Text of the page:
Andy Mukherjee

China’s Payment Duopoly May Struggle to Survive

Alipay and WeChat Pay’s dominance of China’s retail payments was scripted over the past decade on the back of the humble quick recognition code. The same dotted squares could now start to undermine their moat.

Fan Yifei, a deputy governor of the People’s Bank of China, said at a recent forum on digital finance that it was necessary to standardize, among other things, the two-dimensional barcodes so that “merchants can support various payment tools without increasing costs.”

Before the pandemic, QR codes had spawned a 9.5 trillion yuan ($1.4 trillion) industry for settling bills in China. Other countries enthusiastically copied the model that was made wildly popular, starting in 2013, by Ant Group Co.’s Alipay and Tencent Holdings Ltd.’s WeChat Pay, the two tech giants controlling more than 90% of the mobile-payment market between them. But authorities in Beijing didn’t like the idea that funds — and the highly valuable customer data that came with them — flowed in two large, private closed loops.

Not knowing which app the customer would use, merchants had to be ready to offer both the QRs, as well as one from China UnionPay Co., the state-owned payment processor for banks. After the central bank recommended in August 2019 that the codes become interoperable, Tencent and UnionPay decided to allow each other’s customers access to their walled gardens.

That may have been just the start. Fan’s comments suggest that the tech industry’s lock may weaken further. Beijing will push for a unified QR code because it wants to give a leg-up to the digital yuan, or e-CNY, a paperless version of the fiat currency issued by the central bank. Pilots to promote the new instrument are both expanding and becoming more sophisticated: With smart contracts, or self-executing computer code, consumers can pay a business in advance, but e-CNY will only be released by their wallets when they receive the goods or services. In uncertain transactions like paying for under-construction homes, money with built-in rules could help establish trust between the buyer and the seller.

Still, smart money is of no use if people don’t also find it easy to spend. Therefore, the PBOC will ensure that merchants display a single QR to all customers, one that by default accepts e-CNY. Alipay, WeChat Pay and UnionPay wallets will have to accommodate the code to avoid rejection. This will make the digital yuan universal legal tender in China. The central bank’s liabilities, which have practically vanished from retail use, will make a comeback: Except they’ll return in electronic form, not as physical cash.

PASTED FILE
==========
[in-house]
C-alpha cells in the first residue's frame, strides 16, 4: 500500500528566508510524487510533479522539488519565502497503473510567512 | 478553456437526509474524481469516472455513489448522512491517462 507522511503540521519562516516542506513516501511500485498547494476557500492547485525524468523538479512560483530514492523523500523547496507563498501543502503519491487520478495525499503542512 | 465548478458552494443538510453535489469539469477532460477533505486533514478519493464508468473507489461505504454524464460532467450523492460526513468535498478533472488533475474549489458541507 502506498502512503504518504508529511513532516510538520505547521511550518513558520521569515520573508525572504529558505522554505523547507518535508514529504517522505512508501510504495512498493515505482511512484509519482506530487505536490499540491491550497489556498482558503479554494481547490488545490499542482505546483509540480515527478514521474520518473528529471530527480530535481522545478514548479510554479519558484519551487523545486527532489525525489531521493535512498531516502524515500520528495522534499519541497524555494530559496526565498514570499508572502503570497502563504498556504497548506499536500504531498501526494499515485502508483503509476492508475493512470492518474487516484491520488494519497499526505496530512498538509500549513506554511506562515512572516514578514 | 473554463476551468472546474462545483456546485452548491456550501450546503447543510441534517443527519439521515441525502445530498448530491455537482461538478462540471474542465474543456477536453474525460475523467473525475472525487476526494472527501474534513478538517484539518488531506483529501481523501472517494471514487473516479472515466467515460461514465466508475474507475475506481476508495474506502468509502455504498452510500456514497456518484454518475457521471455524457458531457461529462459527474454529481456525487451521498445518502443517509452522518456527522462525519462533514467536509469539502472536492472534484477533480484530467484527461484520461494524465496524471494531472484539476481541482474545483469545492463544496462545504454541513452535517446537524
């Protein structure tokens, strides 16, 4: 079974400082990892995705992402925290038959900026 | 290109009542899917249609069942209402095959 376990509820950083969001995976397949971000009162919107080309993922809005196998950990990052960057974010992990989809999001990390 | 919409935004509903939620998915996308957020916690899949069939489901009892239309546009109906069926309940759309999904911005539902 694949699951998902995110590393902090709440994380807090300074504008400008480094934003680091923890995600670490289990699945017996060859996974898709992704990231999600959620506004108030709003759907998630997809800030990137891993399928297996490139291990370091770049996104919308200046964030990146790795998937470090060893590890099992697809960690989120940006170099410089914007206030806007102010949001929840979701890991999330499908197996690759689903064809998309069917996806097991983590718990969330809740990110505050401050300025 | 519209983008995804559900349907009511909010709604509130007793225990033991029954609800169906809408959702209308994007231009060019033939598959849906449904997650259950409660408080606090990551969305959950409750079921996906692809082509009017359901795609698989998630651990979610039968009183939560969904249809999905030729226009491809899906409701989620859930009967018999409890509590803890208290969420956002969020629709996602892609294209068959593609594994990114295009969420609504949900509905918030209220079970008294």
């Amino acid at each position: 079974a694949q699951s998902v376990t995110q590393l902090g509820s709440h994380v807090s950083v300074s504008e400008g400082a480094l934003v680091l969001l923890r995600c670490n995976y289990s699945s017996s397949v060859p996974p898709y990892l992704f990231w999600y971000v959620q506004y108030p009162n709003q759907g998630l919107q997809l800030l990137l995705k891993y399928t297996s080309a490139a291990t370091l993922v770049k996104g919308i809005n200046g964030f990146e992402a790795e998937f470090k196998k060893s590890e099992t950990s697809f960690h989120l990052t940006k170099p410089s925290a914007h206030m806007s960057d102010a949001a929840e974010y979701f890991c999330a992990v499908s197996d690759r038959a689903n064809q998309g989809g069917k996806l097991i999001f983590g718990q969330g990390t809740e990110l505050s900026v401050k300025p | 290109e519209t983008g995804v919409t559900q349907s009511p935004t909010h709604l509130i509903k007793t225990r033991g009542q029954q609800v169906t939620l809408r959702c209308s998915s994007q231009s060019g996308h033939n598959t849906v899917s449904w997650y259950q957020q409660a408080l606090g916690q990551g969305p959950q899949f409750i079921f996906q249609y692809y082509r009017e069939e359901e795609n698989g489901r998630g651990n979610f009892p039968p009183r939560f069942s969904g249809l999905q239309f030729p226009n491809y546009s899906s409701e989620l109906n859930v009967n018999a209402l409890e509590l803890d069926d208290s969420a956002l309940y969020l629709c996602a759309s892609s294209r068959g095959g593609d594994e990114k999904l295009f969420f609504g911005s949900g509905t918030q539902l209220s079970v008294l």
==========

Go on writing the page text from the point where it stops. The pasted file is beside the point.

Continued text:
Ant and Tencent will have to work hard to retain customer loyalty, or they could lose their stranglehold on data. There’s little money in payments. The prize lies in gleaning insights into customer behavior; to score users’ creditworthiness and extend them loans. Once the payment QR code becomes a commodity, the wallet market will open up to new players.

It’s unlikely that e-CNY will become a serious rival to Big Tech overnight: The digital yuan is supposed to co-exist with private payment options, not wipe them out. But if it does take off, China’s data economy might see a recast. Chalk it up to what Columbia University economist Shang-Jin Wei terms as the currency’s “controlled anonymity.” The central bank will distribute it to the population via financial institutions. But once users take funds out of their accounts to top up their wallets, banks will lose track of the money — much like cash withdrawn from ATM machines.

That’s the anonymity feature. “The ‘controlled’ part, however, is that the PBOC sees the entire history of the movement” of the e-CNY, writes Wei, “and can choose whether or not to use or share the information.”

Even if banks don’t get access to customer data, they’ll still be happy if e-CNY adoption tilts the playing field away from tech firms. With paper money retreating further into the sunset where it was invented, lenders will get to consolidate physical branches and lower fees for end-users. As for Big Tech, e-CNY will diminish their network advantage and challenge their duopoly status, according to “A New Dawn for Digital Currency,” a research report by consulting firm Oliver Wyman.

One intention behind the digital yuan project is to cut the tech titans down to size by reducing their power to harness consumer data. A universal QR code system for all domestic payments should support that goal. The other, more ambitious, objective is to use the e-CNY to promote the Chinese currency in international transactions. This motivation has become only stronger since the US began to enforce a dollar squeeze on Russia over the war in Ukraine.

To buy insurance against any such Western retaliation, China will want to lure its trading partners to the digital yuan by leveraging its superior economics. For instance, lower transaction costs, cheaper liquidity and higher trading volumes from using the electronic Chinese currency could lead to savings of S$16 billion ($11.4 billion) to S$24 billion in China’s trade with Singapore, Oliver Wyman says. That’s a substantial 3% to 5% of Singapore’s gross domestic product, which could be shared between China and the Asian city-state. E-CNY’s strategic role overseas will see Beijing wielding all its power of rule-making to install it as the payment of choice at home. That’s one more reason why the duopoly of Alipay and WeChat Pay can’t last.